A meal at L'Enclume in Cartmel, England. "This was 24 flawless brilliant courses by a chef who is not just 'at the top of his game', but somewhere out in front of his rivals. For me he's edging ahead of Heston and Ferran." That would be Heston Blumenthal of the Fat Duck and Ferran Adrià of El Bulli, in case you're not keeping up with the who's who in molecular gastronomy these days. While it looks amazing, I must admit to a bit high tech food fatigue. One of the courses featured tzatziki foam. The thought of eating tzatziki foam just doesn't appeal these days. [via Jason]
A list of New York’s Top Lady Chefs shows there are many accomplished women working in the kitchens of this city. But it also confirms the point I made last week regarding the types of kitchens women helm in NY: these aren’t the places that garner a lot of stars from the critics, no matter how delicious they are. The list is a good start towards raising awareness of the issue, and I’m glad it exists. It’s just that, me being a real capital F Feminist, I’d rather they didn’t say “Lady Chefs” and really, chefettes? Chefettes?! I know, I have no sense of humor. [via Eater]
Organic farmers need to consider a definable but rare use of an antibiotic within organics when it’s the humane thing to do. “Organic agriculture regulations in the United States explicitly reject all applications of antibiotics for livestock.” No other country has an absolute ban like the US, and the limited use of antibiotics administered by a veterinarian may be the more humane course of treatment. As the author notes, “it is better to have a live cow than a dead organic one.”
A national network of no-fishing zones could help us avoid the disappearance of popular commercial fish from our plates. "In precolonial Hawaii, a district headman could declare portions of fishing grounds off limits by means of a rule called a kapu." Paul Greenberg calls for kapus off the U.S. coast to save our fisheries.
I'd like to see if I can feed the two of us for one month on a "Thrifty Food Plan" budget using organic food. My friend Rebecca attempts a food "budget of 74.00/week or 320.80/month, the USDA "Thrifty" standard for a family of 2 adults, aged 20-50 years." She's two weeks into her month-long experiment and it seems to be going well. That food looks pretty tasty too. Well done, Rebecca!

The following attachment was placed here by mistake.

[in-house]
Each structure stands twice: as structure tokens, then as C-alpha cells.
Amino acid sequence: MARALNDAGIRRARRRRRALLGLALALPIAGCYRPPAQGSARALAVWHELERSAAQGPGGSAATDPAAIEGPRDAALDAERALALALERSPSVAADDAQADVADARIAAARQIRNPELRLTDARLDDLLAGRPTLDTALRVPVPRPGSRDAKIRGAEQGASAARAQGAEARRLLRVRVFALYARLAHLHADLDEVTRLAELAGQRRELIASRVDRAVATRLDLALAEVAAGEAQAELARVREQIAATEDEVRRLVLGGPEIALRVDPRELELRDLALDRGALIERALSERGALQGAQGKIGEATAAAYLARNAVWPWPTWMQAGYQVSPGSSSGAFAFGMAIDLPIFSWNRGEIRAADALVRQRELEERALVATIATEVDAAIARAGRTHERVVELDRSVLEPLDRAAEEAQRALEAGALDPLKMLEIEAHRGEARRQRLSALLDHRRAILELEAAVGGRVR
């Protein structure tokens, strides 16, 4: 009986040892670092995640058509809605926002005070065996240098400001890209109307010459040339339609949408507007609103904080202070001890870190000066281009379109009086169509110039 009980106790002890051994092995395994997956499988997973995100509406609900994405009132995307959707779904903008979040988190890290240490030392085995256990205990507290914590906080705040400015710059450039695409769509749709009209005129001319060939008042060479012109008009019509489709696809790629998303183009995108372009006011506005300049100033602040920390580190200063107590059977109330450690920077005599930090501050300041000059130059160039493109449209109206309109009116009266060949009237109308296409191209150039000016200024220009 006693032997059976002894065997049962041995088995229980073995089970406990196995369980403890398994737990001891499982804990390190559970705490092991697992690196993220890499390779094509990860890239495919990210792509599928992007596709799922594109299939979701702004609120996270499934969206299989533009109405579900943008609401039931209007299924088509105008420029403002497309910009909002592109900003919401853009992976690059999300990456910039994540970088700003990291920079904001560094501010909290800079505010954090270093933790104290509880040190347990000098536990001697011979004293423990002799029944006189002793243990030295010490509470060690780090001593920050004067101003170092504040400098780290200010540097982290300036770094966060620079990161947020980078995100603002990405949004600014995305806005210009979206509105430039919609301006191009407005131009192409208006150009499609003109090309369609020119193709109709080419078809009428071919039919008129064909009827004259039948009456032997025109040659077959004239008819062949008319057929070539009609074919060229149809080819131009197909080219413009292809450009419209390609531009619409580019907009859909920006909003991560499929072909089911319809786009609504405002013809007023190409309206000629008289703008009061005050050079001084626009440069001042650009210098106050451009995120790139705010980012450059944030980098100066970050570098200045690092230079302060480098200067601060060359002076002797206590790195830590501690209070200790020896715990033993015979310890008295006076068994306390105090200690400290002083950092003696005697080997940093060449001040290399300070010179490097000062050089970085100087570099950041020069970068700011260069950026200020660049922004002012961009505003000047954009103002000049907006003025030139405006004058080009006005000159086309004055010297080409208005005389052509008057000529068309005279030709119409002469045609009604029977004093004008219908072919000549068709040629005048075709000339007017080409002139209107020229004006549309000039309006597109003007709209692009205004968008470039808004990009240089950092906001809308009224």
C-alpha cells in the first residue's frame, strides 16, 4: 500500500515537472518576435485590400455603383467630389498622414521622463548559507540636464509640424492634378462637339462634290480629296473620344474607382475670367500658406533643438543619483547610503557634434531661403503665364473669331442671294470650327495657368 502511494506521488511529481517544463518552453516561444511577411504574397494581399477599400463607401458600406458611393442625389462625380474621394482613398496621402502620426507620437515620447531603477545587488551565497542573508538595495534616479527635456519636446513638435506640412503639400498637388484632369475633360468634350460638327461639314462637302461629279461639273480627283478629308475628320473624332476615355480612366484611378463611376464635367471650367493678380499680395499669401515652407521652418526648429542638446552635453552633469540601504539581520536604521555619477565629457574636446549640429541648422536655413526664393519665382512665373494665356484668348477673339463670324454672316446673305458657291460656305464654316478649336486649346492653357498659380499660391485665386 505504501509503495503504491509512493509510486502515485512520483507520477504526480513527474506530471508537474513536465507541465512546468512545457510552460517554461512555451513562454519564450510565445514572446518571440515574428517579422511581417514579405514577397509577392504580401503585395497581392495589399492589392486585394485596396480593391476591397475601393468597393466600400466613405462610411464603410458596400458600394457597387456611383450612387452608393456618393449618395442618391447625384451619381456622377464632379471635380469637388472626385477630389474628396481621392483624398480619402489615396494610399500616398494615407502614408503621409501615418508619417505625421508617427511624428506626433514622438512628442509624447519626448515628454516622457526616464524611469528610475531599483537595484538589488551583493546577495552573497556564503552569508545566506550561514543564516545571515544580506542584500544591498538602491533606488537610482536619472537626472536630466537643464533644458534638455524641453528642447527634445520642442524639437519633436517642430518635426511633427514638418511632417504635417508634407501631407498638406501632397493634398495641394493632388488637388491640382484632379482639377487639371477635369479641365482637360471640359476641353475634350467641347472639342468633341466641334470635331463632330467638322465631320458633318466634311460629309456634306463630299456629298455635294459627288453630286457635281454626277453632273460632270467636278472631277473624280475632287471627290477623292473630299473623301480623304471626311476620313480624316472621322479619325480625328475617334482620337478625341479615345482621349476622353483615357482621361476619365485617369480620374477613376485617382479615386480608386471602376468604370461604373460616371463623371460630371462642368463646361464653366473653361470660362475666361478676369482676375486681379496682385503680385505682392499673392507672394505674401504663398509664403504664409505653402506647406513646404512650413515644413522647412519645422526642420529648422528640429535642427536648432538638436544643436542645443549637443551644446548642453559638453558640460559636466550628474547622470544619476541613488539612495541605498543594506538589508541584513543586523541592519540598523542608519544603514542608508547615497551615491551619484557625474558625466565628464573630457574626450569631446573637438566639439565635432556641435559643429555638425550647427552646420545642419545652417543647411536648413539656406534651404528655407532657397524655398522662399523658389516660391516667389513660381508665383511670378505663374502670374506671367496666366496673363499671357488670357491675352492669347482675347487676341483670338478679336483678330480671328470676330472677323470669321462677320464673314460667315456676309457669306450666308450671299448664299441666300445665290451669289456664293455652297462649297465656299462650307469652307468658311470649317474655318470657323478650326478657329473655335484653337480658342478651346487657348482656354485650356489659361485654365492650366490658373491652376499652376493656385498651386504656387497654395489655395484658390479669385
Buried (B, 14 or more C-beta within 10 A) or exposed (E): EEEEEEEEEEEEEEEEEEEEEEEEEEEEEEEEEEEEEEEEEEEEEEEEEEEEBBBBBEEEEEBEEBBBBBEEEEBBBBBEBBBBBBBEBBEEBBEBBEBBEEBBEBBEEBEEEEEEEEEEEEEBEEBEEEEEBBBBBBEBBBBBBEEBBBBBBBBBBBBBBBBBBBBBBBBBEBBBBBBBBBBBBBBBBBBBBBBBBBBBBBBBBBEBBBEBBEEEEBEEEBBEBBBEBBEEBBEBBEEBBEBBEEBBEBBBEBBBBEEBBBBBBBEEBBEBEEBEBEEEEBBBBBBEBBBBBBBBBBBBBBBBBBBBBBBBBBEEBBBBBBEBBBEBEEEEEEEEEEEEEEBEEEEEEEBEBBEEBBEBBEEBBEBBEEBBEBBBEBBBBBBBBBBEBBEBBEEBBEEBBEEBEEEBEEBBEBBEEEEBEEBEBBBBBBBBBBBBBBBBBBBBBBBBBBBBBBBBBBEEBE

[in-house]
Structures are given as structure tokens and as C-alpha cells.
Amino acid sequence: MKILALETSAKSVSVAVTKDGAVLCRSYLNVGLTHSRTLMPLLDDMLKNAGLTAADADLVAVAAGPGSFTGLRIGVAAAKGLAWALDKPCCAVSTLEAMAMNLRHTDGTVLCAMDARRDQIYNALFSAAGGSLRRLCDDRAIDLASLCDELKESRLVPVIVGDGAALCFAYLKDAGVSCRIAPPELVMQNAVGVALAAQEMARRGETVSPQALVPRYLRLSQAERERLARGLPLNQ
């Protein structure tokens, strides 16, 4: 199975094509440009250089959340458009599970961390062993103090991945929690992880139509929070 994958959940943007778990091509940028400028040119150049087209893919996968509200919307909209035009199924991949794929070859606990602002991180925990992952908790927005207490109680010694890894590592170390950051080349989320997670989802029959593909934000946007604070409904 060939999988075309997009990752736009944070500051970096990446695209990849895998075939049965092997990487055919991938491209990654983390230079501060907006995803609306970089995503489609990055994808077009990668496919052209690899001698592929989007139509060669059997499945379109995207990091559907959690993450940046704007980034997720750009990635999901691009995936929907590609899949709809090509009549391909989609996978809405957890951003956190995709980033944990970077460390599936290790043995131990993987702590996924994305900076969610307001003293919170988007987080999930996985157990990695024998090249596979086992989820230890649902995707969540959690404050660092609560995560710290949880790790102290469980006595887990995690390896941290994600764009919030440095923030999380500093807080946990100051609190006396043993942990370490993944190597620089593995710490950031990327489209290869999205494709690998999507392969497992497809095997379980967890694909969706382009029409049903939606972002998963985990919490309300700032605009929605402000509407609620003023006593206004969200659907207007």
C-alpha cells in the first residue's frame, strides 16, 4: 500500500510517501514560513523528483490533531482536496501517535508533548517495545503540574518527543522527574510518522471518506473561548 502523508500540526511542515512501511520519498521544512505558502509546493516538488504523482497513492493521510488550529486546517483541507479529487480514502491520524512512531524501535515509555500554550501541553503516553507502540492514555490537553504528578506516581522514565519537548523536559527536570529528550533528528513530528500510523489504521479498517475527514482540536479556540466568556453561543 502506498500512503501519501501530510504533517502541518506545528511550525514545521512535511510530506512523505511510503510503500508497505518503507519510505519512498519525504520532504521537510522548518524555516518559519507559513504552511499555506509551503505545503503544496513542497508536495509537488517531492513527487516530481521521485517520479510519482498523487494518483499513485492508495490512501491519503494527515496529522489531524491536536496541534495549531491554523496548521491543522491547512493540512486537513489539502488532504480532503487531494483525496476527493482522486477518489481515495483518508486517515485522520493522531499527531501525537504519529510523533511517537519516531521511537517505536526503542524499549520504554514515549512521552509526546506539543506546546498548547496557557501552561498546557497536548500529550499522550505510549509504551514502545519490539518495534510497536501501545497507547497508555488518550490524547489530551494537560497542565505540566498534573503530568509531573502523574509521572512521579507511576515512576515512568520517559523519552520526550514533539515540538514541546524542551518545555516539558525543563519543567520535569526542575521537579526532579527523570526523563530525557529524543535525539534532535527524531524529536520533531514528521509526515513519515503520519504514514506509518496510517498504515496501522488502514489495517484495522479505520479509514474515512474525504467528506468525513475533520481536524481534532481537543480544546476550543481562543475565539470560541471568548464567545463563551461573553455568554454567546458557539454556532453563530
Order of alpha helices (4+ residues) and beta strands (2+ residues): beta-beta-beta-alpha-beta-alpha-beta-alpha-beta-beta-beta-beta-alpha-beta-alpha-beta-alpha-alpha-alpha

Regina Schrambling over at Gastropoda:
Probably the most idiotic letter I have ever read in a newspaper came from the soft-headed woman whimpering about foie gras who said she would not want a feeding chute jammed down her throat, therefore ducks should be spared. By that logic, the fact that ducks would not want shoes rammed onto their webs means humans have to give up footwear. Aren’t there online forums where this kind of nincompoopery can go hide?
She has no permalinks so I've quoted the whole thing here. Of all the anti foie gras arguments, I too find the anthropomorphological one the least compelling.
After my friend had finished her meal, she was then presented with a $75 check. A mix-up at New York's BLT Burger results in the accidental ingestion of the $62 Japanese Kobe Burger rather than the $16 American Kobe Burger. Yikes!
I wish we could go back to the good old days when junk food looked like junk food, healthy food looked like healthy food, and there wasn't a whole lot of confusion. Coke is now offering Diet Coke Plus, fortified with vitamins and minerals, and further bluring the line between junk food and "healthy" food. [via The Ethicurian]
Mark Bittman contends that $200 can equip a basic kitchen that will be adequate for just about any task, and $300 can equip one quite well. For the most part, I agree. By shopping at restaurant supply stores, you can get solid equipment for reasonable prices. Good news if you're just starting out or need to replace a lot. At the end he lists some items you can do without, and he's again, probably right. But I love my KitchenAid stand mixer and wouldn't want to do without it. In fact, I own that and I don't own a food processor.
In a similar vein, last December I did a little test pitting a restaurant supply frying pan against an All-Clad pan. The results, Are Expensive Pans Necessarily Better? were posted to Serious Eats.
This is too cool: instructions on how to make a Han Solo in carbonite chocolate bar. Looks just like when Jabba dipped him at the end of Empire, but more delicious. [via BoingBoing]